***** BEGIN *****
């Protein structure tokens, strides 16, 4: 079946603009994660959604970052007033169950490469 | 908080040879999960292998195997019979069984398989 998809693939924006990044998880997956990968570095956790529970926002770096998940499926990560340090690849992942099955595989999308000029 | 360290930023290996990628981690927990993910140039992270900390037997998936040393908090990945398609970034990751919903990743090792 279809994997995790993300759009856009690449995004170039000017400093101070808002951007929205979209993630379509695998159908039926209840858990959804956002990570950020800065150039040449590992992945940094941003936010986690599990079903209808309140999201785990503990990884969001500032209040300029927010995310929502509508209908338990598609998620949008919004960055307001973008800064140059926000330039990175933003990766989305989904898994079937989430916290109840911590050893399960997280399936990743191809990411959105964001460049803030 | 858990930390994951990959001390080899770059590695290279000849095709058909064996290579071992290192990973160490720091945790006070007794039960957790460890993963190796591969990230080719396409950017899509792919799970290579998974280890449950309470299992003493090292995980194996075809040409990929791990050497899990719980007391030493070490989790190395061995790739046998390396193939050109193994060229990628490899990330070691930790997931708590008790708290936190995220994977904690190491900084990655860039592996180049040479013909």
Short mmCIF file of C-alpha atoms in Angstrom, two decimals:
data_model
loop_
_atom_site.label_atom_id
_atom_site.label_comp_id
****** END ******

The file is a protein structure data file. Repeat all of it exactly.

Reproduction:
């Protein structure tokens, strides 16, 4: 079946603009994660959604970052007033169950490469 | 908080040879999960292998195997019979069984398989 998809693939924006990044998880997956990968570095956790529970926002770096998940499926990560340090690849992942099955595989999308000029 | 360290930023290996990628981690927990993910140039992270900390037997998936040393908090990945398609970034990751919903990743090792 279809994997995790993300759009856009690449995004170039000017400093101070808002951007929205979209993630379509695998159908039926209840858990959804956002990570950020800065150039040449590992992945940094941003936010986690599990079903209808309140999201785990503990990884969001500032209040300029927010995310929502509508209908338990598609998620949008919004960055307001973008800064140059926000330039990175933003990766989305989904898994079937989430916290109840911590050893399960997280399936990743191809990411959105964001460049803030 | 858990930390994951990959001390080899770059590695290279000849095709058909064996290579071992290192990973160490720091945790006070007794039960957790460890993963190796591969990230080719396409950017899509792919799970290579998974280890449950309470299992003493090292995980194996075809040409990929791990050497899990719980007391030493070490989790190395061995790739046998390396193939050109193994060229990628490899990330070691930790997931708590008790708290936190995220994977904690190491900084990655860039592996180049040479013909």
Short mmCIF file of C-alpha atoms in Angstrom, two decimals:
data_model
loop_
_atom_site.label_atom_id
_atom_site.label_comp_id